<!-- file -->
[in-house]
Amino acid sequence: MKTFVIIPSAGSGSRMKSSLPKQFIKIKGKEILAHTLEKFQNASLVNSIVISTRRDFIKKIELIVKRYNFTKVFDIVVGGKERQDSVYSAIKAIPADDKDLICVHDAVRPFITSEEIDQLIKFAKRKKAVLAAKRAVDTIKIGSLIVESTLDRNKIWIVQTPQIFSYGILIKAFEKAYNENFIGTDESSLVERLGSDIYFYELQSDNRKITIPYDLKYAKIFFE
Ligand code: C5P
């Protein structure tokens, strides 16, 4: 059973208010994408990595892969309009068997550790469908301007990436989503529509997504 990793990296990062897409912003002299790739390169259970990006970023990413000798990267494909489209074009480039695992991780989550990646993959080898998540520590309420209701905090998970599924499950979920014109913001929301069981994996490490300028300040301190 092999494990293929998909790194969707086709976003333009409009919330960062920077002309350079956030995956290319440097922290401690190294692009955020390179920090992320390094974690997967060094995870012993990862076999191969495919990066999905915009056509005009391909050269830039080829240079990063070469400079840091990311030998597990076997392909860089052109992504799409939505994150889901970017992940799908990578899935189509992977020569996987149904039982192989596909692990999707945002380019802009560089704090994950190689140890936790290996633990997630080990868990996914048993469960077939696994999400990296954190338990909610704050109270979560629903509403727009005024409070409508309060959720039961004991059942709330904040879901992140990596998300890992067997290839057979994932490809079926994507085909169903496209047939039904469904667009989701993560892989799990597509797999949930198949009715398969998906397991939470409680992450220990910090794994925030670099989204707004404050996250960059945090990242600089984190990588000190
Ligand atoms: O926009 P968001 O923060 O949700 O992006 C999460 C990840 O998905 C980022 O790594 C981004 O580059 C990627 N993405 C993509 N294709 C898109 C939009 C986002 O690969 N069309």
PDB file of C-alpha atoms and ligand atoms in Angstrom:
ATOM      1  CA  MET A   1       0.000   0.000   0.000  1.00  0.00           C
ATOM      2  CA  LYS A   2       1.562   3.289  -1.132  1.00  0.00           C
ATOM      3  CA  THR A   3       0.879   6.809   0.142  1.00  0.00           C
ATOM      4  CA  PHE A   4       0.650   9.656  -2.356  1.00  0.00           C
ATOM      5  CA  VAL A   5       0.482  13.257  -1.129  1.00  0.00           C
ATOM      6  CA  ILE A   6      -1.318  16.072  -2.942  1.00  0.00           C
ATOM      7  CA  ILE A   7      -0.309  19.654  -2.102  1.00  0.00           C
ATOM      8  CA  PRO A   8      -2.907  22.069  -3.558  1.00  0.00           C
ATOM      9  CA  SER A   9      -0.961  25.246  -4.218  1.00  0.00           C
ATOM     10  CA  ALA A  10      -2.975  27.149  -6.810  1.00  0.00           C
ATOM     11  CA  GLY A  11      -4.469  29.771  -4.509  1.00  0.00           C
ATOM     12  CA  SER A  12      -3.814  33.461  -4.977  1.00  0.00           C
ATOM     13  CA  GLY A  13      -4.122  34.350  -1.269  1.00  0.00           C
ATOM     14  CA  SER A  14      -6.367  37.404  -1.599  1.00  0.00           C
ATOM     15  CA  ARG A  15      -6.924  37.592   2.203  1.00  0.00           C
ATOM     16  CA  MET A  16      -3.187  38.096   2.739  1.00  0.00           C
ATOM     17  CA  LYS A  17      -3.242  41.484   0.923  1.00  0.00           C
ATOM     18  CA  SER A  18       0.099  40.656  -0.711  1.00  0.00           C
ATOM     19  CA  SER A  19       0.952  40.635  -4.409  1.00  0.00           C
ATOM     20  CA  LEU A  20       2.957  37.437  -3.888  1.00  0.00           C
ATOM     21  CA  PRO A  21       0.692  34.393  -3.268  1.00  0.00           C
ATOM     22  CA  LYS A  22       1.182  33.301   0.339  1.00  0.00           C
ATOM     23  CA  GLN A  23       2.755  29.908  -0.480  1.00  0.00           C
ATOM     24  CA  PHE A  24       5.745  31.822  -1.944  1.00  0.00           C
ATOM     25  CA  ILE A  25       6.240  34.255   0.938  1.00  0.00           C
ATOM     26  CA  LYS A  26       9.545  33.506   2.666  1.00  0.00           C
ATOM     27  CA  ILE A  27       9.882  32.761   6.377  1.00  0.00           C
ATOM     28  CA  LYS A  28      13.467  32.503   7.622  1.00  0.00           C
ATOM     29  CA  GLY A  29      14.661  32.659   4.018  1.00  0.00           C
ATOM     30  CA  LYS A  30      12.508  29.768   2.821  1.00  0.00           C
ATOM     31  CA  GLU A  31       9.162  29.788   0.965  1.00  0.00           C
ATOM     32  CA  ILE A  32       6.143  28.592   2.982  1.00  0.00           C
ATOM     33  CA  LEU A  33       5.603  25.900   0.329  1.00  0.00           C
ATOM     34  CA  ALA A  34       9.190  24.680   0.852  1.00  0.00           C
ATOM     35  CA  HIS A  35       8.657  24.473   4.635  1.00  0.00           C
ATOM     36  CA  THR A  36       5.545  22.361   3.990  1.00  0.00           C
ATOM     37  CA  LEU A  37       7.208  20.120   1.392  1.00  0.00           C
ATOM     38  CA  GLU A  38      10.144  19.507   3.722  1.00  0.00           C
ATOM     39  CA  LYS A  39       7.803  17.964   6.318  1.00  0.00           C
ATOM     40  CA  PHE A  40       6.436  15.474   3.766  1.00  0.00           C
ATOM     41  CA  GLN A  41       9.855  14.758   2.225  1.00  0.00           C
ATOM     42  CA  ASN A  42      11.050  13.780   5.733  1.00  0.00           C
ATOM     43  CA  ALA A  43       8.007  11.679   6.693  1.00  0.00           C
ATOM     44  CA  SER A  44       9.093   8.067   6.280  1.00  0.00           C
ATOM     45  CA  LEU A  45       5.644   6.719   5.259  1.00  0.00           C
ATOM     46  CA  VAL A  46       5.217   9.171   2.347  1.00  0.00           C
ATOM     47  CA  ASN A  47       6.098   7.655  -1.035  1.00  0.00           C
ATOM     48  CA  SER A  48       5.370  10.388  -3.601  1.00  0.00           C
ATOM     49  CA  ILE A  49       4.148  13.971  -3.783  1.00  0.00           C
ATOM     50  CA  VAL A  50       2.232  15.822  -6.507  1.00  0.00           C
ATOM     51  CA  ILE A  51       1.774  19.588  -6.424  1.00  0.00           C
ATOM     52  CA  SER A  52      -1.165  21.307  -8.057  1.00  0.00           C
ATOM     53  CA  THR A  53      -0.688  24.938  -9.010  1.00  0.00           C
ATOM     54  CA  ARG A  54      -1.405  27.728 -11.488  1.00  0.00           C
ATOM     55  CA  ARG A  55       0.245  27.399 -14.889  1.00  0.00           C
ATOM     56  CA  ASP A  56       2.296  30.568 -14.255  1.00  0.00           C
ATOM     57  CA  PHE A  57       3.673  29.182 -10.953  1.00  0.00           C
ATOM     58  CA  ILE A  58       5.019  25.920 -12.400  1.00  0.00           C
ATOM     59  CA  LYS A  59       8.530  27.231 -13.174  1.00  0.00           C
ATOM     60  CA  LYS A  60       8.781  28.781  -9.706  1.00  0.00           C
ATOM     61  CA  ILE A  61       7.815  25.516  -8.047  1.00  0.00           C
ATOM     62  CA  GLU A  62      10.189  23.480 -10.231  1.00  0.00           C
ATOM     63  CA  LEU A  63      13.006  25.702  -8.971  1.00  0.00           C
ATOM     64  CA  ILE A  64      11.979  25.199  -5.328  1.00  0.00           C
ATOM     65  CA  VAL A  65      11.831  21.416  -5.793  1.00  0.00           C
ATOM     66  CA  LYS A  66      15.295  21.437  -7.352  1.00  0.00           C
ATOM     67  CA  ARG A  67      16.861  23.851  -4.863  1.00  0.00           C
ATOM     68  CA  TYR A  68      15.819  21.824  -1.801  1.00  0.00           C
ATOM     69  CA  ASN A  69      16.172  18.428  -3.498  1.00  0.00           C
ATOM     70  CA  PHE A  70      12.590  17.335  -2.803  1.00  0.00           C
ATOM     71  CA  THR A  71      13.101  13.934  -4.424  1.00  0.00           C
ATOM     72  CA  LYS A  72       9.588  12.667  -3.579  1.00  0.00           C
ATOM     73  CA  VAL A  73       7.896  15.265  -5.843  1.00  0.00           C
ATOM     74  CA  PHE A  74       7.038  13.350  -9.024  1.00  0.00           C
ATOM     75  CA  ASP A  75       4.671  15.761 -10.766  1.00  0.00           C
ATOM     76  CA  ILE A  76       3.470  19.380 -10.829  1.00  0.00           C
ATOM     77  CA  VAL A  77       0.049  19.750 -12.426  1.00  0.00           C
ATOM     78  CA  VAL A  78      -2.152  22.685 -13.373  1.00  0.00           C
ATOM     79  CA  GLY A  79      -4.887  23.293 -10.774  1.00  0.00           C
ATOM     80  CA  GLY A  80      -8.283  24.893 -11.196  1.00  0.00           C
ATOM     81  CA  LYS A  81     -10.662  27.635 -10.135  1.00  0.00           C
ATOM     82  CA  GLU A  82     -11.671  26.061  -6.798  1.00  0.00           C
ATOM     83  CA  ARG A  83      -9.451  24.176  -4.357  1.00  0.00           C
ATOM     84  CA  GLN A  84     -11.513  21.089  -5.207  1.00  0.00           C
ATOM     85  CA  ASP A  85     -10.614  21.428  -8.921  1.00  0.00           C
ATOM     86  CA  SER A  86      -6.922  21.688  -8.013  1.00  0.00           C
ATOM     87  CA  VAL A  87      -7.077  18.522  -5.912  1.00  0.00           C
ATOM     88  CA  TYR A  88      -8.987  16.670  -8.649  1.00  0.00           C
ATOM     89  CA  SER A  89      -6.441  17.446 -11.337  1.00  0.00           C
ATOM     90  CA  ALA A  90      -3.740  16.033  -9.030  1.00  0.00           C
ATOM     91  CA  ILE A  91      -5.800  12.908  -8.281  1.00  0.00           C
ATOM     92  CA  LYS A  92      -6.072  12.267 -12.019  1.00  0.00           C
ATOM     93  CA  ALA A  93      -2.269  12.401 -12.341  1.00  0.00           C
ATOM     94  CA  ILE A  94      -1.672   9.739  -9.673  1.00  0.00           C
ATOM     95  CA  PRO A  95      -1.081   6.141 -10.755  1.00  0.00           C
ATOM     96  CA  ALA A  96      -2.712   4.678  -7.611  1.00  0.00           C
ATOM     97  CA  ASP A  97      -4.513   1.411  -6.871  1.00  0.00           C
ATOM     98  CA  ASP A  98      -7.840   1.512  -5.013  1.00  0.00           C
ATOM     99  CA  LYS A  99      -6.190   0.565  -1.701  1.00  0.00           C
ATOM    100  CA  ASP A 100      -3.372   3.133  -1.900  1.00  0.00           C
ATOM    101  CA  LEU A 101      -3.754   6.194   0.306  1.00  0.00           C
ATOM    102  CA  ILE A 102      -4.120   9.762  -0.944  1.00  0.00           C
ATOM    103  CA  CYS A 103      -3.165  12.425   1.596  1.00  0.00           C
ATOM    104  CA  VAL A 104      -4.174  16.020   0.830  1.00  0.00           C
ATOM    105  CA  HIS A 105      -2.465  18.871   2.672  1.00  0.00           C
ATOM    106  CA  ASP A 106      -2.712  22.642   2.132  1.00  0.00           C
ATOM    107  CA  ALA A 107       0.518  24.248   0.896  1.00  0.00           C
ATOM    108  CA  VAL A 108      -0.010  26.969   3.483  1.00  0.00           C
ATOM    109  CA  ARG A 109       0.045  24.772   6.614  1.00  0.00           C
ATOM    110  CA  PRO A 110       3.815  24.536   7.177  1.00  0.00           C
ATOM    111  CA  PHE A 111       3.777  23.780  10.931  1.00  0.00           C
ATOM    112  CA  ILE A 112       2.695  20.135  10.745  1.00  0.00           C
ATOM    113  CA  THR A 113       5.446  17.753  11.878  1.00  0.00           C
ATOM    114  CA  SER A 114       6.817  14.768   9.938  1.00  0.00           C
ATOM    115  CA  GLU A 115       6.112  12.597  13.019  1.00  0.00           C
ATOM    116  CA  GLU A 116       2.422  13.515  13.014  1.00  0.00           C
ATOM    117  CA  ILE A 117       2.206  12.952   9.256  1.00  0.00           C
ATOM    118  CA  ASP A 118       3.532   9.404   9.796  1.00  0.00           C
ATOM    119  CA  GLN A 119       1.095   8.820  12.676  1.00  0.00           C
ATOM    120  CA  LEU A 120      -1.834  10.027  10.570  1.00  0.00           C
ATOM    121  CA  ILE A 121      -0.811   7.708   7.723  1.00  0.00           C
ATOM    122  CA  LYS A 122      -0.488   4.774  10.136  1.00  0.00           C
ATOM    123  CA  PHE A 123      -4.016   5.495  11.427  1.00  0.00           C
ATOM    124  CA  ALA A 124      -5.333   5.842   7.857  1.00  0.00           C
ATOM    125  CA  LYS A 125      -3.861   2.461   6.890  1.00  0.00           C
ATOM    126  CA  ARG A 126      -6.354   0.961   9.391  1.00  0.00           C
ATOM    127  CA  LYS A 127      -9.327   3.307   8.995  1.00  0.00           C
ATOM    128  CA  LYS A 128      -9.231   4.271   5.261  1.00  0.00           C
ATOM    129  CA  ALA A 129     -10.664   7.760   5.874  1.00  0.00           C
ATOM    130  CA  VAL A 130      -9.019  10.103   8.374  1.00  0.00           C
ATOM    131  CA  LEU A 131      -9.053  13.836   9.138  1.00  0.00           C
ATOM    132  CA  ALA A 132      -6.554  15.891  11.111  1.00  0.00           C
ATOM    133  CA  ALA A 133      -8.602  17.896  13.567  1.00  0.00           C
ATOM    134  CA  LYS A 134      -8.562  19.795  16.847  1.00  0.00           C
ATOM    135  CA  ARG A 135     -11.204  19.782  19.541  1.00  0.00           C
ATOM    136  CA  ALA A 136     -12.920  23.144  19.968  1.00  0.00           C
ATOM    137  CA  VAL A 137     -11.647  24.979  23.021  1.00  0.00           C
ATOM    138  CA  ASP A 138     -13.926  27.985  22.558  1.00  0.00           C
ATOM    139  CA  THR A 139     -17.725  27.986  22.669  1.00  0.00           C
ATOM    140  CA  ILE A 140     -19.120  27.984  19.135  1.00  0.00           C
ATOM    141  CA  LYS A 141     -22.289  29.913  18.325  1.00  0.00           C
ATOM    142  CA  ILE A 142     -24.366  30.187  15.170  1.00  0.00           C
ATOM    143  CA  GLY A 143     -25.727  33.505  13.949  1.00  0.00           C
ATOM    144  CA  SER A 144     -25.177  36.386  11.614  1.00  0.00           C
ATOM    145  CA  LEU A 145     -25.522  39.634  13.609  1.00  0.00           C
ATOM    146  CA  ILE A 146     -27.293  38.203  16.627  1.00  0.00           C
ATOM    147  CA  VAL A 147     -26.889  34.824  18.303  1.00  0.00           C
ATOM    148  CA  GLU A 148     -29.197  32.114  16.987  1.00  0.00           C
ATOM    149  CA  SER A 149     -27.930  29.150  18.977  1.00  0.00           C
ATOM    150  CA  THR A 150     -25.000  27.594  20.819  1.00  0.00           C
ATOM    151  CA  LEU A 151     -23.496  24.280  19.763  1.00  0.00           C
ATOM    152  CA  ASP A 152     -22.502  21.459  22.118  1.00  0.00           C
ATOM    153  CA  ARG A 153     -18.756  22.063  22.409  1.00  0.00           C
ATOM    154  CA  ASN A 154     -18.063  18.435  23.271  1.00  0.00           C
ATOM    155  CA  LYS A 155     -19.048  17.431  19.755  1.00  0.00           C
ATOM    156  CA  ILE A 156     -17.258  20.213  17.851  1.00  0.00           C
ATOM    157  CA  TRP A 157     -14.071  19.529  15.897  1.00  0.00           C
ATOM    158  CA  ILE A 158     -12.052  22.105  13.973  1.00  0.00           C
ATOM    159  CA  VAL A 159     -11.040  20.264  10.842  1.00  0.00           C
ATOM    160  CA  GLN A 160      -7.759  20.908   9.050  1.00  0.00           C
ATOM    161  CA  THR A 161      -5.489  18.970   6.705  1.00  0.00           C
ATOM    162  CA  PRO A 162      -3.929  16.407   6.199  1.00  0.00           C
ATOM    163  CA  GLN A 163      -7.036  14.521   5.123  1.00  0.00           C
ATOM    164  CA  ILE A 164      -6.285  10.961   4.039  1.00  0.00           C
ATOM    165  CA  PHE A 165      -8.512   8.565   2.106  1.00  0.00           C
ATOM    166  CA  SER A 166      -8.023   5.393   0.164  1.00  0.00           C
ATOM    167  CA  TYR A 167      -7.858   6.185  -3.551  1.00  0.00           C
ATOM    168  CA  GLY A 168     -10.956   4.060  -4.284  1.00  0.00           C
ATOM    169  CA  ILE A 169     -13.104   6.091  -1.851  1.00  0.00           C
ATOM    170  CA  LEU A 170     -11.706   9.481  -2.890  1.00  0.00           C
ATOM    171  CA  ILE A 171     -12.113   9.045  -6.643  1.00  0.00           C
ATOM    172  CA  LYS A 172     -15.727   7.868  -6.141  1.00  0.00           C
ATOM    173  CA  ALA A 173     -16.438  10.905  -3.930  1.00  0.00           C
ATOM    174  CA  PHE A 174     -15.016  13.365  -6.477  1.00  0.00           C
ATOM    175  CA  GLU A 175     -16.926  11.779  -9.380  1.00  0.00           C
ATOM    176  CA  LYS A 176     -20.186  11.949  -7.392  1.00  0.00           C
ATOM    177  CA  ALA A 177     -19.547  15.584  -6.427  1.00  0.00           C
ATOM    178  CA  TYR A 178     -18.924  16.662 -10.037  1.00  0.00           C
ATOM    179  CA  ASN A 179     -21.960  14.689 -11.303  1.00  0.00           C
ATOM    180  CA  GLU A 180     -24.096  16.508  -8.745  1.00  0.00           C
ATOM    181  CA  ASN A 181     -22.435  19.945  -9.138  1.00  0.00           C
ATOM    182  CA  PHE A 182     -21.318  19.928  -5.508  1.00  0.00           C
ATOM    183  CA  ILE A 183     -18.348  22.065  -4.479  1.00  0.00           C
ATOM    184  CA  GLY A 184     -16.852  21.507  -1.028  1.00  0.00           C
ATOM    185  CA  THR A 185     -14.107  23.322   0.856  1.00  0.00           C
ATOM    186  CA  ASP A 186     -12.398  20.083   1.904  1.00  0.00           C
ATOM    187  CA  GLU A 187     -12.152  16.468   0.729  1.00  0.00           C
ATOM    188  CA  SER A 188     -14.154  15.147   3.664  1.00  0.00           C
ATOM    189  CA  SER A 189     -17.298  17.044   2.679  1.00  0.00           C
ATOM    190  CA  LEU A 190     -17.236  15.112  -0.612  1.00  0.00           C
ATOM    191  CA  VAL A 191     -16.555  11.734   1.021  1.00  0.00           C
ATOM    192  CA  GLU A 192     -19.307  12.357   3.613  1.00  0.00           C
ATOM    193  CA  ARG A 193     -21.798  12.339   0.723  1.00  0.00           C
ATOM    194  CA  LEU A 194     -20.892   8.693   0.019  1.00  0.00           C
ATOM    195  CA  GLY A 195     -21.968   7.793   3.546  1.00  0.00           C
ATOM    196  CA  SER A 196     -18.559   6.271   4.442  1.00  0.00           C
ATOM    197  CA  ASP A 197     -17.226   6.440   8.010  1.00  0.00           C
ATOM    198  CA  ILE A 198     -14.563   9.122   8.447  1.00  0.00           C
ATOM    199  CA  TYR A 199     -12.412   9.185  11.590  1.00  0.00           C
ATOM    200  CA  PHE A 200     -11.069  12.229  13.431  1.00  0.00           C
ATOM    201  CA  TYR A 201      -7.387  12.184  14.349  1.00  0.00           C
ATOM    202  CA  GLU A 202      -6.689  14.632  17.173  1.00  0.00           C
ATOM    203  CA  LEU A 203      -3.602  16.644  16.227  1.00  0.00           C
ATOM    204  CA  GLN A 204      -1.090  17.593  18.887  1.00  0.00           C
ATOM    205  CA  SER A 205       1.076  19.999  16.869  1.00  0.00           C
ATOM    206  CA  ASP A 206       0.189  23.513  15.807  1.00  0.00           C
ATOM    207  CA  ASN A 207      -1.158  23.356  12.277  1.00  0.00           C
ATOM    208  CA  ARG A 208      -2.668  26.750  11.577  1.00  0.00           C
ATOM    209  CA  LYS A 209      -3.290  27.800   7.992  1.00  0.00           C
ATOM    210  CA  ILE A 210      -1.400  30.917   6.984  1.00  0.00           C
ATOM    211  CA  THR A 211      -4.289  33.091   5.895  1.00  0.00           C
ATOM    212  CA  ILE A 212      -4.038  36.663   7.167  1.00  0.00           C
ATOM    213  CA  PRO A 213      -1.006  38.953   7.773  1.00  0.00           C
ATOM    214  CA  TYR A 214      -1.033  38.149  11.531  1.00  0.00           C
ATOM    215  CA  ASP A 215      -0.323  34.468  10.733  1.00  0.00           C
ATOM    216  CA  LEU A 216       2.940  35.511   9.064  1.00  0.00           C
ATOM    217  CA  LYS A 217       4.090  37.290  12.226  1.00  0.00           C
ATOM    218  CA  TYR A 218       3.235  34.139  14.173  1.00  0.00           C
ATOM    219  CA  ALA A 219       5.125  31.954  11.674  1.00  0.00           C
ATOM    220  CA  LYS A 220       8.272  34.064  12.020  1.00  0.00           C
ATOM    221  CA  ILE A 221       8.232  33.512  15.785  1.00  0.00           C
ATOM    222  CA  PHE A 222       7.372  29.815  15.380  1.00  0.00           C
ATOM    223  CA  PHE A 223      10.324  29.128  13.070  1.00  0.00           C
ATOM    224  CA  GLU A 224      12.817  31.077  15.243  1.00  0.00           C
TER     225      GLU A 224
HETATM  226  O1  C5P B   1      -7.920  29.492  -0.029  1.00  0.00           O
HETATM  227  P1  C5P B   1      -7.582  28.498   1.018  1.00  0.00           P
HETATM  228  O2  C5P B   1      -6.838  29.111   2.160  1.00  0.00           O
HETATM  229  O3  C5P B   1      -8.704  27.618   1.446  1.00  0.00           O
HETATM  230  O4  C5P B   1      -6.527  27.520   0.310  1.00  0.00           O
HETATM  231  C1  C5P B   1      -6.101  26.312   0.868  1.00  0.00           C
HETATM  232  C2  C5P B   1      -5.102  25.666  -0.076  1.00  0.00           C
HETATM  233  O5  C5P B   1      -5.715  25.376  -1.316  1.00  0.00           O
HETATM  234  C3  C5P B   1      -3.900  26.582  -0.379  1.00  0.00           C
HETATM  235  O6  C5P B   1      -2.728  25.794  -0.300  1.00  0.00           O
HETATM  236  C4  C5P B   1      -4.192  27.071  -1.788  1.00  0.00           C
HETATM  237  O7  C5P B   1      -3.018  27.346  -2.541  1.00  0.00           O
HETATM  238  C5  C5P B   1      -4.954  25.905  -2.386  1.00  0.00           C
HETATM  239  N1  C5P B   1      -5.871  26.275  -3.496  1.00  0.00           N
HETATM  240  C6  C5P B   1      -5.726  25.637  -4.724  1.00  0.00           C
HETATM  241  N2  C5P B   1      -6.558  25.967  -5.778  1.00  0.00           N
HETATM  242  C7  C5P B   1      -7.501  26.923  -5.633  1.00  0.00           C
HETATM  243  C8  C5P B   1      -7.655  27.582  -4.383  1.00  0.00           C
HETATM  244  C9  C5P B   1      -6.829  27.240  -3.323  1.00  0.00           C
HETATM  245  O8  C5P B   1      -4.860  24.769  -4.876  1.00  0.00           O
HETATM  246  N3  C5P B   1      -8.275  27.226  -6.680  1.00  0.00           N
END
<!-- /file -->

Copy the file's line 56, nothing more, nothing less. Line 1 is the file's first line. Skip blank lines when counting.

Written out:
ATOM     50  CA  VAL A  50       2.232  15.822  -6.507  1.00  0.00           C